Prairie Pulse 1326; Christina Weber; Dales of the St. Croix River

Prairie Pulse 1326; Christina Weber; Dales of the St. Croix River


(lively music) – Hello and welcome
to Prairie Pulse. Coming up a little
bit later in the show, we’ll take a tour of the
Dales of the St. Croix River but first, joining me
now is Christina Weber, North Dakota State
University researcher and associate
professor of sociology. Christina, thanks
for joining us today. – Thank you for having me here. – Well, as we start
off, as we always do, tell the folks a little
bit about yourself, your background and maybe where you’re originally from. – Sure, I’ve been in
Fargo working at NDSU for almost 11 years now. I earned my PhD in
Buffalo, New York though, so I was there for a few years but I consider Northern
California home in a lot of ways. Overall, these days
Fargo’s pretty much my home and where I’m from. – There you go. We’re here today to talk
about a grant you’ve received. Can you tell us how
you got the grant we’re going to talk about? – Sure, last summer
this grant application came through, our proposal
request came through for humanities in
the public square so that the National Endowment for the humanities
was doing a call partially in celebration
of their 50th anniversary and they wanted to have
a big set of events over the year that
would highlight the importance of the humanities in the public spaces. So this particular
grant, when I saw both this call and their
emphasis and interest on veteran issues,
I felt this would be a great opportunity
for me to work on some of the material
and research I’ve been doing over
the past number of years but in a way that gets me out of the academic setting
and into the community doing more work with the
Fargo Moorhead community. So I wrote the
grant back in June and it was not until
December of 2015 that I received notice
that I had gotten the grant so we’ve been busy working since about the first
of January through now to get things going on
the grant for the year. – Okay, now my understanding is your research is about
the legacies of war and it’s impact on
North Dakota communities and it’s called Telling
Stories, Creating Community, Understanding the
Legacies of War at Home. – It is, yes. – [Man] So tell us
more about that. So exactly what does that mean? – Yep, we have been
working and in some ways we’ve transitioned
the tittle a bit. We’re calling it
Unpacked because a lot of the things
we’re working on has to do with how
people tell their stories through objects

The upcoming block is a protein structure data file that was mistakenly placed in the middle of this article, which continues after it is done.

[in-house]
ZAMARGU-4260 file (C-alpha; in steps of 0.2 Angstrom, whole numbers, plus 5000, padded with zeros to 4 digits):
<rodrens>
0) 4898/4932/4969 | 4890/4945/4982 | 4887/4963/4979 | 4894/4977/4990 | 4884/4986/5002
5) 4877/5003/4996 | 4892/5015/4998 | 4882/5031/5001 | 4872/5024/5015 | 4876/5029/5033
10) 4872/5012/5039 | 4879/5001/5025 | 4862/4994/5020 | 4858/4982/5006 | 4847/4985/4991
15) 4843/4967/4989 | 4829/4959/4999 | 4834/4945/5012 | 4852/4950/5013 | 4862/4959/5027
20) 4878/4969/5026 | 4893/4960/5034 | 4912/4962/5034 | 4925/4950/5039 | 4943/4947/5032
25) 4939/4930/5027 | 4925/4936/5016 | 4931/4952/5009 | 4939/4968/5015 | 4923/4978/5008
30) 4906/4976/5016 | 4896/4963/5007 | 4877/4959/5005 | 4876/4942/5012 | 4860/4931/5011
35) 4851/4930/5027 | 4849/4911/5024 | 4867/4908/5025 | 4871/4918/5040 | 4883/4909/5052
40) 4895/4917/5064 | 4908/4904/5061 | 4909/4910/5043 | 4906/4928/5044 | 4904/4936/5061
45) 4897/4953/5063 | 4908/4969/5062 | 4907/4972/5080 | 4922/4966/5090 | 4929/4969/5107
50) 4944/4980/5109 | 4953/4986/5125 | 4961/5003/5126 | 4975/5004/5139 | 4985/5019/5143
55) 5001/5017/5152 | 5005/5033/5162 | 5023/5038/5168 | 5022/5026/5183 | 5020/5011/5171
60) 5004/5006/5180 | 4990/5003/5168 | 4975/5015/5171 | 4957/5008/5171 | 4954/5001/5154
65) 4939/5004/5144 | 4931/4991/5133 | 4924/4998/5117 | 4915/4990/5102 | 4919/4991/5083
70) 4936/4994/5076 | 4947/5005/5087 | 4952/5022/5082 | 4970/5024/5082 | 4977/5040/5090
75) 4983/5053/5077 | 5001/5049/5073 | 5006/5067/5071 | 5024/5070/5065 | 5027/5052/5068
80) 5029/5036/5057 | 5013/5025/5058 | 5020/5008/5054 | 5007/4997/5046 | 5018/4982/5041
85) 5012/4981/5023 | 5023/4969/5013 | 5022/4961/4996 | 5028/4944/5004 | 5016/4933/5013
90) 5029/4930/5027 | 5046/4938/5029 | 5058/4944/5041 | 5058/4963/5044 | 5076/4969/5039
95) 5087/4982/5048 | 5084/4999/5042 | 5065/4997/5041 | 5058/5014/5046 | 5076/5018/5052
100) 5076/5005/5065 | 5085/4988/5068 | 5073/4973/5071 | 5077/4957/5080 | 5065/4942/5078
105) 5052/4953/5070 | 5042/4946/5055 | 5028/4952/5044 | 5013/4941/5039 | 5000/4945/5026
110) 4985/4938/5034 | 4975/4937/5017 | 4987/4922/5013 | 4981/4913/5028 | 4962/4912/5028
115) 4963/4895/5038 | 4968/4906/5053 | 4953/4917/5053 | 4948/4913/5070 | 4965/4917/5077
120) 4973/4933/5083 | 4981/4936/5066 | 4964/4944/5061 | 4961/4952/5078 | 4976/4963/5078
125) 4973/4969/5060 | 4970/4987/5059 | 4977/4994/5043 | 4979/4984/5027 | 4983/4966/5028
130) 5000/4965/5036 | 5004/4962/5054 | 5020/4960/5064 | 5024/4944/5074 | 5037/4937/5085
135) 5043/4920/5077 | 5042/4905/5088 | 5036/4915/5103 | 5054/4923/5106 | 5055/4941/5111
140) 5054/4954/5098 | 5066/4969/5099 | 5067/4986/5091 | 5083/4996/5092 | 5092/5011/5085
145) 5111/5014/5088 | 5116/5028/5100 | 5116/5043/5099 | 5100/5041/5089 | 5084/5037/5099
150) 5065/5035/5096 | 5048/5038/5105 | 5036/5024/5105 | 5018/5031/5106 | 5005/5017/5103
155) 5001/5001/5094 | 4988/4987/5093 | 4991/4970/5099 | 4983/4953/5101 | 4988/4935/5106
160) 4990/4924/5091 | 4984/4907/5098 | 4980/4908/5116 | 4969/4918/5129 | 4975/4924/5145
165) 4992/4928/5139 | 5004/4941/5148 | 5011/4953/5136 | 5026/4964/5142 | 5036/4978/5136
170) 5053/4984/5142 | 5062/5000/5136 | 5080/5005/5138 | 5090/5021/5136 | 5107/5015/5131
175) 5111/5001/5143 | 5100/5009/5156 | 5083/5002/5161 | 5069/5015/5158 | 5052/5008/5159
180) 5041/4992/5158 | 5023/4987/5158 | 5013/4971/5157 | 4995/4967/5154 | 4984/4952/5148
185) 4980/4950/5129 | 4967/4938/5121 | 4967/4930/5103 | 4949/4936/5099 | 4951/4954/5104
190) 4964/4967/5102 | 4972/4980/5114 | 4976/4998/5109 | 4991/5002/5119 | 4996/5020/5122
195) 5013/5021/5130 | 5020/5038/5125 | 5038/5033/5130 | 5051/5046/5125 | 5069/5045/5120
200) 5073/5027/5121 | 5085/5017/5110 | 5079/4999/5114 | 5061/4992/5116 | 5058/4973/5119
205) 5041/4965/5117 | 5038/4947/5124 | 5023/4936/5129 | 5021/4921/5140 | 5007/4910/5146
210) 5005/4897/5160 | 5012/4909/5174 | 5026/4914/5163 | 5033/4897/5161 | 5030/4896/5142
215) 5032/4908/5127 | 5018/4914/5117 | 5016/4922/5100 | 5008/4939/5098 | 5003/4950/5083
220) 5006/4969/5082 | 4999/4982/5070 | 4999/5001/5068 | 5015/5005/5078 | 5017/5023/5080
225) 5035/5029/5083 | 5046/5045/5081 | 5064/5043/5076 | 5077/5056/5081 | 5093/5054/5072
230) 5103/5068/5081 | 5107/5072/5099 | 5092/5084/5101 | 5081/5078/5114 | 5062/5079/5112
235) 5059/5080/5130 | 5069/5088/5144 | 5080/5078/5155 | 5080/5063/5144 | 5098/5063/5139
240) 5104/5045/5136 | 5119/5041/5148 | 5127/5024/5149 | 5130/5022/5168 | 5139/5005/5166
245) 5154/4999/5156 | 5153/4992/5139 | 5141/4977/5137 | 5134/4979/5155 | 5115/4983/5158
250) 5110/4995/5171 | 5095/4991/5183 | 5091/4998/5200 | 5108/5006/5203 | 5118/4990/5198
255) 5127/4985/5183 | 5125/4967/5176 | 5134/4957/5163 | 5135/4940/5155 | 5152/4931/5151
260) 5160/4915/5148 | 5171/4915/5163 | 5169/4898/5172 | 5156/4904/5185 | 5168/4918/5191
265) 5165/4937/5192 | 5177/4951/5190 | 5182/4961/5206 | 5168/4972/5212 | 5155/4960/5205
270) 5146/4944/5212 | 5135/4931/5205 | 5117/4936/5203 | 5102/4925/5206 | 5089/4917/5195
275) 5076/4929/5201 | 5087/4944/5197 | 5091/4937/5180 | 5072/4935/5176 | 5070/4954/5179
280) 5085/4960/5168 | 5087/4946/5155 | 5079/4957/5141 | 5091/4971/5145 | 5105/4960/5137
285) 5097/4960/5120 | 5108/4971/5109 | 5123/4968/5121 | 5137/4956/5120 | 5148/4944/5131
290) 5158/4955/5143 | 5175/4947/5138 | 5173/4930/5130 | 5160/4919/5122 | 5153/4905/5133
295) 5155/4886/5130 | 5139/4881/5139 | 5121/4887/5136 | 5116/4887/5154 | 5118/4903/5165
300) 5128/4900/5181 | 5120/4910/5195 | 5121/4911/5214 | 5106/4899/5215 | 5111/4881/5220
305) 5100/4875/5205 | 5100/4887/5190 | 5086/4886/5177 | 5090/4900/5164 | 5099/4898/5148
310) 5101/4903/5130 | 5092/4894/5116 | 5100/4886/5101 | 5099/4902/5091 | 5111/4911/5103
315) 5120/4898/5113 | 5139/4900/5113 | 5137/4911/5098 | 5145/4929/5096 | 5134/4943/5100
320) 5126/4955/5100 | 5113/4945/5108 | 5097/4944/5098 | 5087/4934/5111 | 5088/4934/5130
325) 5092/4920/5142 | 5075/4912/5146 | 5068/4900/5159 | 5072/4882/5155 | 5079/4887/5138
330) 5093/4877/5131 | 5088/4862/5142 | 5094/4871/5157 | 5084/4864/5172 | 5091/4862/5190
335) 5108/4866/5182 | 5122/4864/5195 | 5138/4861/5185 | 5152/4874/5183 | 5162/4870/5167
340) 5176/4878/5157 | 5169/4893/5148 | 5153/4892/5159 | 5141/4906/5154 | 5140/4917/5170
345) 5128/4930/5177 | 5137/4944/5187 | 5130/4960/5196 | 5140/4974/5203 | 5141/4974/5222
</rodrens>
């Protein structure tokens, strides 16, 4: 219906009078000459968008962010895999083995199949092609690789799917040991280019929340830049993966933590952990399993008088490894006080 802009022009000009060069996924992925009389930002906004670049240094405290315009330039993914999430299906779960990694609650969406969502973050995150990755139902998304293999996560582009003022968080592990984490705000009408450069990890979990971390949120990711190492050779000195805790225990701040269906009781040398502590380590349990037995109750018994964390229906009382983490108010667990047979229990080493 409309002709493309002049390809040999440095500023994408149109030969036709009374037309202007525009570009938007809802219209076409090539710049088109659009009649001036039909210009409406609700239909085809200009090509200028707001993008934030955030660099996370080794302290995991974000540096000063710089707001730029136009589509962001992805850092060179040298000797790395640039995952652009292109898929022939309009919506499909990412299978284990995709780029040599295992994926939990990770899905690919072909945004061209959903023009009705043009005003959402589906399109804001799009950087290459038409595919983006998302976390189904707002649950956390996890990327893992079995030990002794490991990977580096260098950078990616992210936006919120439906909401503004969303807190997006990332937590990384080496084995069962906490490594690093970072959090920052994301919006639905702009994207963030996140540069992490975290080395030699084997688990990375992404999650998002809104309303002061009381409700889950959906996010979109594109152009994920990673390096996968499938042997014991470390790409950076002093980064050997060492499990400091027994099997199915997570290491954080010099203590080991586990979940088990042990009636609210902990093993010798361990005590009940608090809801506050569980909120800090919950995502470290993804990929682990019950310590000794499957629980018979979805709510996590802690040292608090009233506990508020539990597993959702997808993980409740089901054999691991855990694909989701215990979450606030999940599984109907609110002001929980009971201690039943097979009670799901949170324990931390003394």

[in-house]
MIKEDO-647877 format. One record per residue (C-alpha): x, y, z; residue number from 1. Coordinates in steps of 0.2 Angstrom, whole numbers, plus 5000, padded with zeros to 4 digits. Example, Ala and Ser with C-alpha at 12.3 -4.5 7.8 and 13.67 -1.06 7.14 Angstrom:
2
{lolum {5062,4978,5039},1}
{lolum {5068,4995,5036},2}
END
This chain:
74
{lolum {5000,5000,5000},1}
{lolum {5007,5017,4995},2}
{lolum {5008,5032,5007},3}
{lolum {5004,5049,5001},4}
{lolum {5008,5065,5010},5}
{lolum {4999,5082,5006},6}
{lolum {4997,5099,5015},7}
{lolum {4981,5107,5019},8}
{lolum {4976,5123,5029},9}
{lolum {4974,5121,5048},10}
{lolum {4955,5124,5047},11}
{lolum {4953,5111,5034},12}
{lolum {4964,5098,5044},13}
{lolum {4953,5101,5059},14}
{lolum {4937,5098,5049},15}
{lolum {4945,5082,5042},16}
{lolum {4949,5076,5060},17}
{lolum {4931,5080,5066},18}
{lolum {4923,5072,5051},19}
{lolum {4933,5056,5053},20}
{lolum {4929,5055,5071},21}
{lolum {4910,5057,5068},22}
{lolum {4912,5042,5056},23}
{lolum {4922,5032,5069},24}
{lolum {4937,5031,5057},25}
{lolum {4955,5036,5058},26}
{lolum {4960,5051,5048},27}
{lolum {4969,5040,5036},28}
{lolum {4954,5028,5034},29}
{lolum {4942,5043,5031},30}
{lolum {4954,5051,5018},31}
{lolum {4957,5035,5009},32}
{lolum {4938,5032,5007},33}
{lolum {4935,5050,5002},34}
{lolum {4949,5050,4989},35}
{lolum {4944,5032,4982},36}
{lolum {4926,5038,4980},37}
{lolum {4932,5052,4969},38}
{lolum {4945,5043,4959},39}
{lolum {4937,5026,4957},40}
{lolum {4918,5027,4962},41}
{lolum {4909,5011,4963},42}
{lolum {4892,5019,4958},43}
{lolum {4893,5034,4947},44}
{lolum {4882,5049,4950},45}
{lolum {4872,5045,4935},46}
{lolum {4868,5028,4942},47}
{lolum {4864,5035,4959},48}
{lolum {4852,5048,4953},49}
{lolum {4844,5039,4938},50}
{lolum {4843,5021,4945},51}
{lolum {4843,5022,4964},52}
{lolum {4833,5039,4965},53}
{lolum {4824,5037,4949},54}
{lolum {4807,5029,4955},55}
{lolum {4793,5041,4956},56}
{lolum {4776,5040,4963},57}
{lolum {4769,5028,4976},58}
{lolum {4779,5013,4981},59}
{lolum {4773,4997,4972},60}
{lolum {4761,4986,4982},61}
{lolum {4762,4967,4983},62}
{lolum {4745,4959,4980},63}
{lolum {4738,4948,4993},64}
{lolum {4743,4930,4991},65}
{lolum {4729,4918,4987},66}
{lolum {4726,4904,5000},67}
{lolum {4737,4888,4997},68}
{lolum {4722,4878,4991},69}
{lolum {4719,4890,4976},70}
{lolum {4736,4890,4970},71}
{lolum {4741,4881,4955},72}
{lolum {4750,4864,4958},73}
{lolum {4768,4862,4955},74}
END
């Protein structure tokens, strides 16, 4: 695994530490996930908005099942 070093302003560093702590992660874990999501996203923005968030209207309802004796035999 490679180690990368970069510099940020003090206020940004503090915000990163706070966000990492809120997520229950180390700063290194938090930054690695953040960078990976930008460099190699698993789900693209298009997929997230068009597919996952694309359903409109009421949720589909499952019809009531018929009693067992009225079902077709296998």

and how important those objects are
to helping people remember what some
specific event or moment in their lives
and highlighting that, we wanted to use
this opportunity as a way to get folks
to start talking about their experiences with war but also family’s experiences with working with veterans
when they return home. So the grant itself
is focused on various types of
public conversations that we hope to
have over the year. Those conversations will range from public forums to
reading book groups and discussions on
several different books as well as an oral archive
that we’ll be starting and developing over
the course of the year. All of these will be
in the effort to help the Fargo, Moorhead community understand the
challenges that both the veterans and
their family’s face when veterans return
home from war. So we will be kicking
this off on May 13th, actually, when we
have Tim O’Brien who is the author of
The Things They Carried, come and give a talk and lecture at NDSU to the Fargo,
Moorhead community. – With that said,
what’s your timeline? You received notification,
I think you said December or so 2015. So what’s the timeline
for the grant? – We have the full calendar year to do all of our events. We actually have
an event that was on April 25th,
that’s going to be the first book read
event that we have using The Things They Carried. Then, the kick off
event on May 13th will start us off
with a couple of other book read events
over the summer. We’ll have various events
each month through the summer. So June we’re hoping to have
a memoir writing workshop. July we’re going to have a craft and ceramic workshops
that Michael Strand and his colleague Josh
Zias will be overseeing in probably one of the